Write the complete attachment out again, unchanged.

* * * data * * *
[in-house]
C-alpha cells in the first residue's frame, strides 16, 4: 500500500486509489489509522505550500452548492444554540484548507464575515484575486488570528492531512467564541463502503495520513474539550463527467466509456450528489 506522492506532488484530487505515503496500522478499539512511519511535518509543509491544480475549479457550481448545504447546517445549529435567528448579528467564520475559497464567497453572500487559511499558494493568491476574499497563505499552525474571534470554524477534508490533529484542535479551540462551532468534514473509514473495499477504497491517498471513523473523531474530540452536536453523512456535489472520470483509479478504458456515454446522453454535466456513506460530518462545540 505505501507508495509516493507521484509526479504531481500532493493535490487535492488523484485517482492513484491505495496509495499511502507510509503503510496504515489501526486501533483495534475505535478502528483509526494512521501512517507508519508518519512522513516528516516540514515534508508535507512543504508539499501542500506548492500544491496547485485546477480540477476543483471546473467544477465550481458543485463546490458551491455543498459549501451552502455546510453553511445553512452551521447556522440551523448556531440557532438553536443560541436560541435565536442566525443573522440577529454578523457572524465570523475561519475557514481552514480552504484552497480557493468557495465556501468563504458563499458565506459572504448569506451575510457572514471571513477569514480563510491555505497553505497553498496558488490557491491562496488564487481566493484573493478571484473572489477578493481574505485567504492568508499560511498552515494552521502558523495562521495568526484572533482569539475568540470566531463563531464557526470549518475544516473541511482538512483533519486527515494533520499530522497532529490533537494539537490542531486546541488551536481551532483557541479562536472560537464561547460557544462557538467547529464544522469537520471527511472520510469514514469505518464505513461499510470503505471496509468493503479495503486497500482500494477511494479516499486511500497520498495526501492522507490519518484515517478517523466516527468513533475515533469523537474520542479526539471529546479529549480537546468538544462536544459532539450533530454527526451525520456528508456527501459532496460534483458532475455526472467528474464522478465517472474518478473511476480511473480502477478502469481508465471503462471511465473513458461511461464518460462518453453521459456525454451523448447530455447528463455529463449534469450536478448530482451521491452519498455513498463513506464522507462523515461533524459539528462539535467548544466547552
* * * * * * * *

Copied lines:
[in-house]
C-alpha cells in the first residue's frame, strides 16, 4: 500500500486509489489509522505550500452548492444554540484548507464575515484575486488570528492531512467564541463502503495520513474539550463527467466509456450528489 506522492506532488484530487505515503496500522478499539512511519511535518509543509491544480475549479457550481448545504447546517445549529435567528448579528467564520475559497464567497453572500487559511499558494493568491476574499497563505499552525474571534470554524477534508490533529484542535479551540462551532468534514473509514473495499477504497491517498471513523473523531474530540452536536453523512456535489472520470483509479478504458456515454446522453454535466456513506460530518462545540 505505501507508495509516493507521484509526479504531481500532493493535490487535492488523484485517482492513484491505495496509495499511502507510509503503510496504515489501526486501533483495534475505535478502528483509526494512521501512517507508519508518519512522513516528516516540514515534508508535507512543504508539499501542500506548492500544491496547485485546477480540477476543483471546473467544477465550481458543485463546490458551491455543498459549501451552502455546510453553511445553512452551521447556522440551523448556531440557532438553536443560541436560541435565536442566525443573522440577529454578523457572524465570523475561519475557514481552514480552504484552497480557493468557495465556501468563504458563499458565506459572504448569506451575510457572514471571513477569514480563510491555505497553505497553498496558488490557491491562496488564487481566493484573493478571484473572489477578493481574505485567504492568508499560511498552515494552521502558523495562521495568526484572533482569539475568540470566531463563531464557526470549518475544516473541511482538512483533519486527515494533520499530522497532529490533537494539537490542531486546541488551536481551532483557541479562536472560537464561547460557544462557538467547529464544522469537520471527511472520510469514514469505518464505513461499510470503505471496509468493503479495503486497500482500494477511494479516499486511500497520498495526501492522507490519518484515517478517523466516527468513533475515533469523537474520542479526539471529546479529549480537546468538544462536544459532539450533530454527526451525520456528508456527501459532496460534483458532475455526472467528474464522478465517472474518478473511476480511473480502477478502469481508465471503462471511465473513458461511461464518460462518453453521459456525454451523448447530455447528463455529463449534469450536478448530482451521491452519498455513498463513506464522507462523515461533524459539528462539535467548544466547552